Following a recent case, the tax position for those working abroad full-time is still uncertain.
In the recent case of Davies and James, the Court of Appeal ruled that being in full-time employment abroad for the whole of the tax year was sufficient in itself to prevent UK residence for IT purposes. Prior to this, it was generally thought that some lessening of ties with the UK (such as property or other assets, or social connections) was necessary.
Crucial to the Court of Appeal's decision was para. 2.2 of IR20, the guidance given by HM Revenue & Customs (HMRC) on this subject. This states that an individual leaving the UK to work full-time abroad will be treated as neither resident nor ordinarily resident for IT purposes, provided:
· the employment abroad lasts for at least a whole tax year;
· any visits to the UK during this time total less than 183 days in any one tax year, and average less than 91 days per tax year;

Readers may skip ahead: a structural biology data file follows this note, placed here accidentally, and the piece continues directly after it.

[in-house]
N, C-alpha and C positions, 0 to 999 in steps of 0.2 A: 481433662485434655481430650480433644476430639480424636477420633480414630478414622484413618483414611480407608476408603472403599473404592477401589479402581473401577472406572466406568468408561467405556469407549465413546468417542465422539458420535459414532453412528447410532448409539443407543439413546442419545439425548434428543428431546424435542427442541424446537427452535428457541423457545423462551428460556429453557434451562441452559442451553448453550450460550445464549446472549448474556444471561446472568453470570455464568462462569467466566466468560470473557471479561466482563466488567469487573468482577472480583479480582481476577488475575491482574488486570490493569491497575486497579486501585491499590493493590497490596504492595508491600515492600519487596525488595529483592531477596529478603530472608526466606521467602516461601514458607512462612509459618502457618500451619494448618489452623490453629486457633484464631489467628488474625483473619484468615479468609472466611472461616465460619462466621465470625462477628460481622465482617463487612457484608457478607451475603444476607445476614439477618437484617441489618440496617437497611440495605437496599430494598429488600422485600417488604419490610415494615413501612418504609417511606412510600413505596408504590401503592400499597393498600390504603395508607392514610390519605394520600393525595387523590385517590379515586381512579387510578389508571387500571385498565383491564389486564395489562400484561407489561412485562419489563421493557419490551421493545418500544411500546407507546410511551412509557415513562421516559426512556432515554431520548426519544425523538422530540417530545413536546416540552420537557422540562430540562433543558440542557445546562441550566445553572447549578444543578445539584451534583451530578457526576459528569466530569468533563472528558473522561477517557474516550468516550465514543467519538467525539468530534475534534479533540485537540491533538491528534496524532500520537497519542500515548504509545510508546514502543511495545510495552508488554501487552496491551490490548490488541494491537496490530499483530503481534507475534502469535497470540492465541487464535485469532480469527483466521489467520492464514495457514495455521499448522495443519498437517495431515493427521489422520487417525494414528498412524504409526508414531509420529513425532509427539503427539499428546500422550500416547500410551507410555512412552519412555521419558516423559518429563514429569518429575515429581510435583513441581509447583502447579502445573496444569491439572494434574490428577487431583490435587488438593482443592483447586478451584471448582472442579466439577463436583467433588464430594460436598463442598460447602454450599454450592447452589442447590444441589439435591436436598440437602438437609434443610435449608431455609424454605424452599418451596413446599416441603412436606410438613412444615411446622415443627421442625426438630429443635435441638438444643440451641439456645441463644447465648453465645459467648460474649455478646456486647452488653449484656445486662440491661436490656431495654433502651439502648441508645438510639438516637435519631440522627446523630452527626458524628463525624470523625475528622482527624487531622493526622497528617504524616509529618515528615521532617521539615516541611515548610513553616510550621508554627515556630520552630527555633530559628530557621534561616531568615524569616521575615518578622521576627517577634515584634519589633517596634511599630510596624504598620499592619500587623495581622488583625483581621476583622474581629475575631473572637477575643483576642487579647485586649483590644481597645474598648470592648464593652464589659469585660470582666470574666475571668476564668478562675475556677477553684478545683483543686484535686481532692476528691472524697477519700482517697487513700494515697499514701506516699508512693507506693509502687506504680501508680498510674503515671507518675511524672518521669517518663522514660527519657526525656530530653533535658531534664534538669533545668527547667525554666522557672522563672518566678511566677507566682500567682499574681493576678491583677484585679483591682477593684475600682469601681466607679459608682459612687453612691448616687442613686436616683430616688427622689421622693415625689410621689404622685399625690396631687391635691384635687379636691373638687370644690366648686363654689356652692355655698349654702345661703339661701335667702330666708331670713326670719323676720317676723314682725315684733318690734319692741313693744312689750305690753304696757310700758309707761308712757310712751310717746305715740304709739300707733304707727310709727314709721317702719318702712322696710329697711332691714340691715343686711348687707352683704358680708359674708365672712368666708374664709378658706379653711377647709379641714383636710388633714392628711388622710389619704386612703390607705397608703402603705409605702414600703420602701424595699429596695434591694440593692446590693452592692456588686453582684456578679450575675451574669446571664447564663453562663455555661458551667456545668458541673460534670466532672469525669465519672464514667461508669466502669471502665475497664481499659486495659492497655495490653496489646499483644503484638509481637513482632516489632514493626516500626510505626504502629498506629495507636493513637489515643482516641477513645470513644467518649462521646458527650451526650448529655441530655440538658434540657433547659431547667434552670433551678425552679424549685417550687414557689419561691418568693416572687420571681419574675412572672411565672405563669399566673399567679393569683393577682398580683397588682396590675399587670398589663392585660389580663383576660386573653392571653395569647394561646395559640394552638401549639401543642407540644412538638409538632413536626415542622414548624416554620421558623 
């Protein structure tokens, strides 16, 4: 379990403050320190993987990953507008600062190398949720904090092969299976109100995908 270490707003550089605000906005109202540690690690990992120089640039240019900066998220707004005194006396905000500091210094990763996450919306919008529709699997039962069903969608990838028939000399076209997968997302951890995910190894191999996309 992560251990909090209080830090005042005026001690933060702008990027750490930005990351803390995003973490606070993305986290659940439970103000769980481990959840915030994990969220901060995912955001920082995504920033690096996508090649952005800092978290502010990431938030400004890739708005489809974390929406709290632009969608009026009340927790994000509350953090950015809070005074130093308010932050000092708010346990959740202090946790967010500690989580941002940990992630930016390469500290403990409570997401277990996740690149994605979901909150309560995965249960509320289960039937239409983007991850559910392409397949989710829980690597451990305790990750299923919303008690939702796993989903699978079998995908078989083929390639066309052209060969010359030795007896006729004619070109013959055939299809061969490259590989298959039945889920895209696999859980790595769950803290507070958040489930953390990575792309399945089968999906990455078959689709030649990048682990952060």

From 6 April 2009, however, HMRC have replaced IR20 with new guidance, entitled HMRC 6
. Although the paragraph dealing with full-time employment abroad (para. 8.5) is broadly similar to para. 2.2 of IR20, it is not clear whether para. 1.15.22 is also relevant in this situation. This states:
'You should always look at the pattern of your lifestyle when deciding whether you are resident in the UK […] Just because you leave the UK to live orwork abroad does not necessarily prove that you are no longer resident here if, for example, you keep connections in the UK such as property, economicinterests, available accommodation, and social activities or if you have
children in education here.'
It remains to be seen whether the impact of the updated guidance will be to circumvent the Court of Appeal's decision. Tax legislation does provide that 'living accommodation' available in the UK will not affect the residence status of those in full-time employment abroad: however, it is unclear if this still applies when the individual's family live in the accommodation.